Public humiliation in the full view of neighbours and the community followed. A shaved head could not be easily concealed. Likewise, the Belfast Newsletter on June 30th, 1920, reported ‘Rebel Gallantry Girls’ Hair Cut Off in County Kerry’: “. . . about 1 a.m. on the morning of 26th a party of men, fifteen to twenty in number, armed and disguised, called at a house in Tralee and forcibly dragged two girls into the roadway. They knocked them down and in other ways brutally assaulted them, and then, whilst two men held their heads, a third cut their hair off with a pair of shears, and, not content with this outrage, they poured tar over the girls’ heads.”

Hanna Sheehy-Skeffington in a letter to the Irish Independent on August 22nd, 1920, titled ‘Outrages on Girls. A Base and Cowardly Act’ suggested these attacks were not unnoticed or confined to one side: “Sir-Referring to the report . . . of the detestable outrage by uniformed forces of the Crown in cutting off the hair of Republican girls by way of ‘reprisals’, may I say that I hope (as will every good Republican) that the monopoly, hitherto enjoyed by the Army of Occupation, of atrocities upon women and girls will be left them undisputed, however gross the provocation? I noted with satisfaction the drastic punishment meted out by Sinn Fein police to certain hooligans who recently committed a similar barbarity upon a woman. The criminals being arrested and found guilty by a Republican Court, were deported.”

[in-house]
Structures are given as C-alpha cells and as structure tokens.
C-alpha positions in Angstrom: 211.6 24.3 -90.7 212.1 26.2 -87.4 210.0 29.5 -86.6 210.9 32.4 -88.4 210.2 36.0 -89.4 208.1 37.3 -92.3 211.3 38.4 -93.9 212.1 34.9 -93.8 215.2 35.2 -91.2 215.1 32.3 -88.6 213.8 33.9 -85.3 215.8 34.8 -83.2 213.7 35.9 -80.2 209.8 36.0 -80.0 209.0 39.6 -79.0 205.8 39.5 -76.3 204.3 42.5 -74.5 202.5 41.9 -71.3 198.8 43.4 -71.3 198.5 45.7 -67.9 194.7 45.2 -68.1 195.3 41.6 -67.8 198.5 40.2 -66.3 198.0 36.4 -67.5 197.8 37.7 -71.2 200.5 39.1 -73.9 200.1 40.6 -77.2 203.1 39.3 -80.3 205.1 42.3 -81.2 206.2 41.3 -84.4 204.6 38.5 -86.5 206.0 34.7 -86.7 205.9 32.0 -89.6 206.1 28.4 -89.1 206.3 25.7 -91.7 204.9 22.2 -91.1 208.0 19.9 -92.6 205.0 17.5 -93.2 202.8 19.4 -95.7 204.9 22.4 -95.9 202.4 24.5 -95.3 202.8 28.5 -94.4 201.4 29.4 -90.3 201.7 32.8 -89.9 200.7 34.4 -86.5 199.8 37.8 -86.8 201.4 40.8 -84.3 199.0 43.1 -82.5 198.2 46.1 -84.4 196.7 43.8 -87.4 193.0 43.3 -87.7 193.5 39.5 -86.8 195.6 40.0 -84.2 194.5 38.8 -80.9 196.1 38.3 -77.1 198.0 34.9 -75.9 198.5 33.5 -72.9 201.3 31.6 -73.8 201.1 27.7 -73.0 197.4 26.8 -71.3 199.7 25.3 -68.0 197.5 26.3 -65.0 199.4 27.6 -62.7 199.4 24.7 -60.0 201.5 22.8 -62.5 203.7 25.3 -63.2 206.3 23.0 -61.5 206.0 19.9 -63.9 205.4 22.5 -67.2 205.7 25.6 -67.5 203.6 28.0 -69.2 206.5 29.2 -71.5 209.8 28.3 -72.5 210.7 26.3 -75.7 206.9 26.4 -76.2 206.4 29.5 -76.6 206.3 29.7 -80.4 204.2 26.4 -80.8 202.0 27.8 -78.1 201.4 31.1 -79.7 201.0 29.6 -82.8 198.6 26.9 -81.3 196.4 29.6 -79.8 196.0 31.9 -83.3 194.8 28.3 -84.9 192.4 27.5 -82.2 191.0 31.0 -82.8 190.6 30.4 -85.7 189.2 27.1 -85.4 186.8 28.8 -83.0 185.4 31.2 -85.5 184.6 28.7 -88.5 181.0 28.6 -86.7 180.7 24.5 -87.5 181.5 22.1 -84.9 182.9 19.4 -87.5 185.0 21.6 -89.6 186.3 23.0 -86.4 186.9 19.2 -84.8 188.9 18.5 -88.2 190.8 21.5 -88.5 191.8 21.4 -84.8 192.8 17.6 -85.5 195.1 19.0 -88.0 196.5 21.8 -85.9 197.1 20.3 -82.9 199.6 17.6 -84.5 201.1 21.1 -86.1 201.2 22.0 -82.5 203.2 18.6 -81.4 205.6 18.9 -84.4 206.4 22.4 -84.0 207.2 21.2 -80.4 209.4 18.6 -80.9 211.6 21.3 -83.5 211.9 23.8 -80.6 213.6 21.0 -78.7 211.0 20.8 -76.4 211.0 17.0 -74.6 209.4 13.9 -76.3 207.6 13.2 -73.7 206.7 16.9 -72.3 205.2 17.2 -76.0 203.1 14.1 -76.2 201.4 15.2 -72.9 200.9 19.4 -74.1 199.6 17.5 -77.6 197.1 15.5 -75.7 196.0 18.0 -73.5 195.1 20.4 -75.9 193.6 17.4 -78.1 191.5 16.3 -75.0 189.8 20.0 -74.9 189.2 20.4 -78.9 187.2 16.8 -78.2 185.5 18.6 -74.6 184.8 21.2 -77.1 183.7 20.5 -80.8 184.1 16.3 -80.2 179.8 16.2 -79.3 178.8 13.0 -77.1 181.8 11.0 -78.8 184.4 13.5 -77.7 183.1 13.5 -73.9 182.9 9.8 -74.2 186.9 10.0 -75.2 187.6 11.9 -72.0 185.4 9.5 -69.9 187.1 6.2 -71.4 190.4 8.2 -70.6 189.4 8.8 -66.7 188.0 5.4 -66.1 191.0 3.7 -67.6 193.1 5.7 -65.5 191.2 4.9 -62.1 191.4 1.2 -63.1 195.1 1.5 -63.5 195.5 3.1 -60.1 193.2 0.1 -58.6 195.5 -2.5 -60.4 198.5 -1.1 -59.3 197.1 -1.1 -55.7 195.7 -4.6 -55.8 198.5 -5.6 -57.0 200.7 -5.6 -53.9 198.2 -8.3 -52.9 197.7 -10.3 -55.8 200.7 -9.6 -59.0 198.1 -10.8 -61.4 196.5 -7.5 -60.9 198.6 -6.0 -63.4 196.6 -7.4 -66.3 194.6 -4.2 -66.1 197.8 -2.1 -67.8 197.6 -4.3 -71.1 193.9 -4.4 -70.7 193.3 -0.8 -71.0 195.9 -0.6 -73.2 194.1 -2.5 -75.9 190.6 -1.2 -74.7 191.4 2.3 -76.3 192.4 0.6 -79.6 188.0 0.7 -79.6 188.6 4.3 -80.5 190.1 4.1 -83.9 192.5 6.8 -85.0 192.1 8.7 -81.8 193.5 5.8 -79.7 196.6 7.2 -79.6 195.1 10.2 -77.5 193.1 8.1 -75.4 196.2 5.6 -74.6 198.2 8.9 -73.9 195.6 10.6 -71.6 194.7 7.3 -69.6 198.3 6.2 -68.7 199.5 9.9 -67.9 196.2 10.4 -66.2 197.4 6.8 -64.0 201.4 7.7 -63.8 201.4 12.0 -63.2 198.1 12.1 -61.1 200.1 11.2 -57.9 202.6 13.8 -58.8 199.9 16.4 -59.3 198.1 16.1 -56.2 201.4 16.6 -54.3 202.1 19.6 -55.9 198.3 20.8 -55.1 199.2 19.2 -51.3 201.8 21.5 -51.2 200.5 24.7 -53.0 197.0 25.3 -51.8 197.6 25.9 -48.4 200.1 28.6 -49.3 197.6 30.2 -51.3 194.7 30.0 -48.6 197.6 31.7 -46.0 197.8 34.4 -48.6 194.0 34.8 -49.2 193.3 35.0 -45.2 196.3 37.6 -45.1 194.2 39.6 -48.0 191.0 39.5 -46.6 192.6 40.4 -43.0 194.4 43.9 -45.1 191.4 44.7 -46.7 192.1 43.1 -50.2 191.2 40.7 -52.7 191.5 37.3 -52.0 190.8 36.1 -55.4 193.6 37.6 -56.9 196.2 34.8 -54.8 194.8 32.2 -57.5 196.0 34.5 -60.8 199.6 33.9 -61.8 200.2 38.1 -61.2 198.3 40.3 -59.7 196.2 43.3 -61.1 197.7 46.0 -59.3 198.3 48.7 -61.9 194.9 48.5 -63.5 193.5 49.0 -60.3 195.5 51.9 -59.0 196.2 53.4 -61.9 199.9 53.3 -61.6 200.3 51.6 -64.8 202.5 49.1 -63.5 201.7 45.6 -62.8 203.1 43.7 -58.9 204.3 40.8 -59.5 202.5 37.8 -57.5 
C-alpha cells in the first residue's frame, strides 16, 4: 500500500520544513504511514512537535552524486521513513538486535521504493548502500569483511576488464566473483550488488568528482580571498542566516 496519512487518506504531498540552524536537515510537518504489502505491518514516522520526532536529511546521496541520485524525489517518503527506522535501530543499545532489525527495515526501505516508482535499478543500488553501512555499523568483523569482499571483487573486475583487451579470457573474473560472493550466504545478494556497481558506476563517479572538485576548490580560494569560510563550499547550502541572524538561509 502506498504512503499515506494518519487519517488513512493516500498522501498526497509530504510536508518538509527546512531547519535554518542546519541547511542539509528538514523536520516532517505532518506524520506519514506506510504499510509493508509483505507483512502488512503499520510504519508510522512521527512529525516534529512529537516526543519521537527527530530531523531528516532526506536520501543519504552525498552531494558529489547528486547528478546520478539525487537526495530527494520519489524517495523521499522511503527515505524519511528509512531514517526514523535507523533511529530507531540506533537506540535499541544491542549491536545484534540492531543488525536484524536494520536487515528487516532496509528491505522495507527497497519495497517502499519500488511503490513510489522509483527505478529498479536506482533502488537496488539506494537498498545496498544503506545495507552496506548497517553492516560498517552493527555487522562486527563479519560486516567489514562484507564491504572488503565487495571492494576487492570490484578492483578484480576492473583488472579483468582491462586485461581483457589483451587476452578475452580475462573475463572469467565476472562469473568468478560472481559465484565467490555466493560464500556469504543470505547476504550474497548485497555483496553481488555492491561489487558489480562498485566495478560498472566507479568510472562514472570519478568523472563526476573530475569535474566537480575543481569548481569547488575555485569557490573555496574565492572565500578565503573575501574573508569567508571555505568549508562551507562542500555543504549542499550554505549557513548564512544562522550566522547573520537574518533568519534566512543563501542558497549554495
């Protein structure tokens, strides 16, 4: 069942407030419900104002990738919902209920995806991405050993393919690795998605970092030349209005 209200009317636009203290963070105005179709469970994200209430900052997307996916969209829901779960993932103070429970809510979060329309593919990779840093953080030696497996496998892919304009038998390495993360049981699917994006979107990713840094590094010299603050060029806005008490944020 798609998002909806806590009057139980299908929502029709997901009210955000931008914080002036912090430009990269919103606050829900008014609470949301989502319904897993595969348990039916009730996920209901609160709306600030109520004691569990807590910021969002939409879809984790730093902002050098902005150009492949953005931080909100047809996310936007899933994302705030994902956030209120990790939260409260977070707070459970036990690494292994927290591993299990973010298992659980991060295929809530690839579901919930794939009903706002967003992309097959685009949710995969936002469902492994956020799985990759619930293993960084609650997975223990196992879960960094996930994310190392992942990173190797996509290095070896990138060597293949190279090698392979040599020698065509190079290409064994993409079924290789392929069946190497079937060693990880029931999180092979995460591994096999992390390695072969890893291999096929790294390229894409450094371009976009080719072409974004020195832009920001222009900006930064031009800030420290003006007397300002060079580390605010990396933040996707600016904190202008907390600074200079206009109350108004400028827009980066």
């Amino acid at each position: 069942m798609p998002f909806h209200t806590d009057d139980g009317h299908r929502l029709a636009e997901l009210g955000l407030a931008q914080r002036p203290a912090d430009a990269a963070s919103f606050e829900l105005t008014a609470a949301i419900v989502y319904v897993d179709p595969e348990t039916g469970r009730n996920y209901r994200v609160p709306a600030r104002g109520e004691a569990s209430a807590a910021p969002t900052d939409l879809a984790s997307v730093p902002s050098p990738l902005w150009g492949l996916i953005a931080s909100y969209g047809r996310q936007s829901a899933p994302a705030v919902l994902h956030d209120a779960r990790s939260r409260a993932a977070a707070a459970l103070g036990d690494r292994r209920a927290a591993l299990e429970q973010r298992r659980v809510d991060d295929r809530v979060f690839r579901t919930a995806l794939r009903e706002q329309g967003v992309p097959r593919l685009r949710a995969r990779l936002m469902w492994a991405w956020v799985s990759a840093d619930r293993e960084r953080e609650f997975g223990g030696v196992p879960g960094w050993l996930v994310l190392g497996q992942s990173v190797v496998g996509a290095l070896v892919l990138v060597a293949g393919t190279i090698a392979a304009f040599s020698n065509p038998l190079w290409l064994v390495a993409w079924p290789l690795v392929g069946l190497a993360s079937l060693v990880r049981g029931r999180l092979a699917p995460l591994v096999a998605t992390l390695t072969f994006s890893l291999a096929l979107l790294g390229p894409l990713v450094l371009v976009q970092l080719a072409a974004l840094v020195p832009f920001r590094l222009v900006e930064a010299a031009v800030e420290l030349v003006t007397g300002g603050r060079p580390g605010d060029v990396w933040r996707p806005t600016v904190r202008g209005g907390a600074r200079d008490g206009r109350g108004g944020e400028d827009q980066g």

A boy boards up a broken window after a reprisal attack by crown forces in Templemore, Co Tipperary, in October 1920. Photograph courtesy of the National Library of Ireland